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This review is taken from PN Review 38, Volume 10 Number 6, May - June 1984.

DIZZYING REALISM Michael Hofmann, Nights in the Iron Hotel (Faber) £4.00

Hofmann's title poem is typical enough to quote in full:

Our beds are at a hospital distance.
I push them together. Straw matting
on the walls produces a Palm Beach effect:

long drinks made with rum in tropical bars.
The position of mirror and wardrobe
recalls a room I once lived in happily.

Our feelings are shorter and faster now.
You confess a new infidelity. This time,
a trombone player. His tender mercies . . .

All night, we talk about separating.
The radio wakes us with its muzak.
In a sinister way, you call it lulling.

We are fascinated by our own anaesthesia,
our inability to function. Sex is a luxury,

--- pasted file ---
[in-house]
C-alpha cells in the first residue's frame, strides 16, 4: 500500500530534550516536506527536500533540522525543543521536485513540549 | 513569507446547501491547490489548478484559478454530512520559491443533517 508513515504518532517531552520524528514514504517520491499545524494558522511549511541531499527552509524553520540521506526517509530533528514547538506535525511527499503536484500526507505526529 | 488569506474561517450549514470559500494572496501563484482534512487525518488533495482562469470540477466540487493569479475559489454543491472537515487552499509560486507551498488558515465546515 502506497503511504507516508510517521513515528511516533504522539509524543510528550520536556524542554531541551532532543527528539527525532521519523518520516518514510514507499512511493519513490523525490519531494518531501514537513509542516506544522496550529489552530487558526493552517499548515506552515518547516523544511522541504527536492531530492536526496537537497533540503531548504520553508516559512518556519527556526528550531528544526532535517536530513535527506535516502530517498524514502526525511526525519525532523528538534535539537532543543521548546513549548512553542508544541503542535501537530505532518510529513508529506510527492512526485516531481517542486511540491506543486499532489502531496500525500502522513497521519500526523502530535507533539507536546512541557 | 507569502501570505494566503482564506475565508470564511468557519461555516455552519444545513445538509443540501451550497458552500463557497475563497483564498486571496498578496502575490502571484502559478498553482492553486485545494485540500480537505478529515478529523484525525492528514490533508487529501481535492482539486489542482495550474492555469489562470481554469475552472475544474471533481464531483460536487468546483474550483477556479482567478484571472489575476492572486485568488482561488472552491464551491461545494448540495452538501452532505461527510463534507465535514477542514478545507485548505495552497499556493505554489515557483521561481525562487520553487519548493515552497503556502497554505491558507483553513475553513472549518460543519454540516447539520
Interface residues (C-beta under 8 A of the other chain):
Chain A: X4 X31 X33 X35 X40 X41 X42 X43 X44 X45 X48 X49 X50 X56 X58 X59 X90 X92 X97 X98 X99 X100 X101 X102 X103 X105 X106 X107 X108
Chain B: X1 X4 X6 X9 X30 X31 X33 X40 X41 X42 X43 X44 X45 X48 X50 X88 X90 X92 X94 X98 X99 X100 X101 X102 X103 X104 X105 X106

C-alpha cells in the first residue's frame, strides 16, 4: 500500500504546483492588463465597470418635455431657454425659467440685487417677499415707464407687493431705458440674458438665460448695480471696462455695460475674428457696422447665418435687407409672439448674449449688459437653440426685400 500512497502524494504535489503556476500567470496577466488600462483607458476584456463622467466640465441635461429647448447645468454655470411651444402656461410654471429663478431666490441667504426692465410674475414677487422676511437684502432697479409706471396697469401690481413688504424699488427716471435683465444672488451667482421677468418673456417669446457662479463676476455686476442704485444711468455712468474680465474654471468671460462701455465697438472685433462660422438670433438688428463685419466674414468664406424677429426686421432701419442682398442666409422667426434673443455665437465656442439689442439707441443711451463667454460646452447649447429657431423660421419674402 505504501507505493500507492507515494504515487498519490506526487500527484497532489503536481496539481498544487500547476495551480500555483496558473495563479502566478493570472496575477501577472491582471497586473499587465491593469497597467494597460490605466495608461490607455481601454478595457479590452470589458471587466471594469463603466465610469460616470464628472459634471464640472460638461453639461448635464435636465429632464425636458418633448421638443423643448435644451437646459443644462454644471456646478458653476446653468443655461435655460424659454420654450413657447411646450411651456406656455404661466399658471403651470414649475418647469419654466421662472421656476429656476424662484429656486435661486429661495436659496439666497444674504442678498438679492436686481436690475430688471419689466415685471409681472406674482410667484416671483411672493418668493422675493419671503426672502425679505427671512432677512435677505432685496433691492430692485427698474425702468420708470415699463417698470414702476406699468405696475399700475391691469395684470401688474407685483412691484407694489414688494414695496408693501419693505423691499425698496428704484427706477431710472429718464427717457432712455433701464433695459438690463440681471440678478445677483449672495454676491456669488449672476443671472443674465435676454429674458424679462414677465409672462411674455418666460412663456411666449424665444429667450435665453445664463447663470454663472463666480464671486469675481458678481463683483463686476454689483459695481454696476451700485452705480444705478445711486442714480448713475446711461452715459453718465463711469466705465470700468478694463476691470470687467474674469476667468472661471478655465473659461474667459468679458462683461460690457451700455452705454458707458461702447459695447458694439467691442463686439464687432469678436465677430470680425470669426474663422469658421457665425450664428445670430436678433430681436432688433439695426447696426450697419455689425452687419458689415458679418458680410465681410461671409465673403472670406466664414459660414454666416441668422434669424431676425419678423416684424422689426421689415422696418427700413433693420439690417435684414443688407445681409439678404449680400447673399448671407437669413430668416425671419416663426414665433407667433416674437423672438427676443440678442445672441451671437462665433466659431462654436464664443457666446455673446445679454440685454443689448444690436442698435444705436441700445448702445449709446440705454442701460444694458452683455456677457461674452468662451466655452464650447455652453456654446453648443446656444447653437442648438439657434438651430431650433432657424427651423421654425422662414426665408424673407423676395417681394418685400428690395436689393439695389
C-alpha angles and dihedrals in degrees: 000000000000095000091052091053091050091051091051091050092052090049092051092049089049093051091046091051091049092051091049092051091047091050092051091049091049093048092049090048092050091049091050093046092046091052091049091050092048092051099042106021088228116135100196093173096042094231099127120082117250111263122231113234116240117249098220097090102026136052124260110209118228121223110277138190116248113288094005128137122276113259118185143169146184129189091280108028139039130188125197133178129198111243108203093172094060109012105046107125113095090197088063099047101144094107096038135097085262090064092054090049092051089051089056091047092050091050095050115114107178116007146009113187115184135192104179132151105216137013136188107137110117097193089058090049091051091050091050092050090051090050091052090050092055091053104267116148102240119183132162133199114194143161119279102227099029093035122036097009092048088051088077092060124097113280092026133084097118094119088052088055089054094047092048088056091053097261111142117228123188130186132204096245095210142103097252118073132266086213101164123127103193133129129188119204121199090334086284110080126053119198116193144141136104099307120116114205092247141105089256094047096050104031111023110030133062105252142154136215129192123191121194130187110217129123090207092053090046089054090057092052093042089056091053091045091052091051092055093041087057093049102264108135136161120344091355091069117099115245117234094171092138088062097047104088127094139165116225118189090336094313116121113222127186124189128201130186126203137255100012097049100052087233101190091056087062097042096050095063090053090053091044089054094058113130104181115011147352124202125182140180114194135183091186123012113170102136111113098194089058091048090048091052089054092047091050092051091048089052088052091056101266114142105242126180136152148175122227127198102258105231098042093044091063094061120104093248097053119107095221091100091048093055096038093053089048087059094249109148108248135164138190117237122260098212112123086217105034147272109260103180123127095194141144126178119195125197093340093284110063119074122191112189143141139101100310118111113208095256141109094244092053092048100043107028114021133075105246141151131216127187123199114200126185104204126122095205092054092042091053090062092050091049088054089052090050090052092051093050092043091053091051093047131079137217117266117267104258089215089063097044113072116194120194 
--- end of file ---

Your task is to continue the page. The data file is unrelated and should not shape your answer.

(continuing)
an export of healthy physical economies.

The TV stays switched on all the time.
Dizzying social realism for the drunks.
A gymnast swings like a hooked fish.

This hits an expected nerve in an unexpected way, and we recognize that our own complex perceptions of love, sex, tedium, and recollection in tranquillity, have been twisted. The most meaningful poetry reaches into our most familiar preserves and makes us see the unfamiliarities: Hofmann does this, and at the same time encourages us to realize that tranquillity is mythic and that poetry is a function of unease. He unsettles us, and does it in ways which are both ingenious ...

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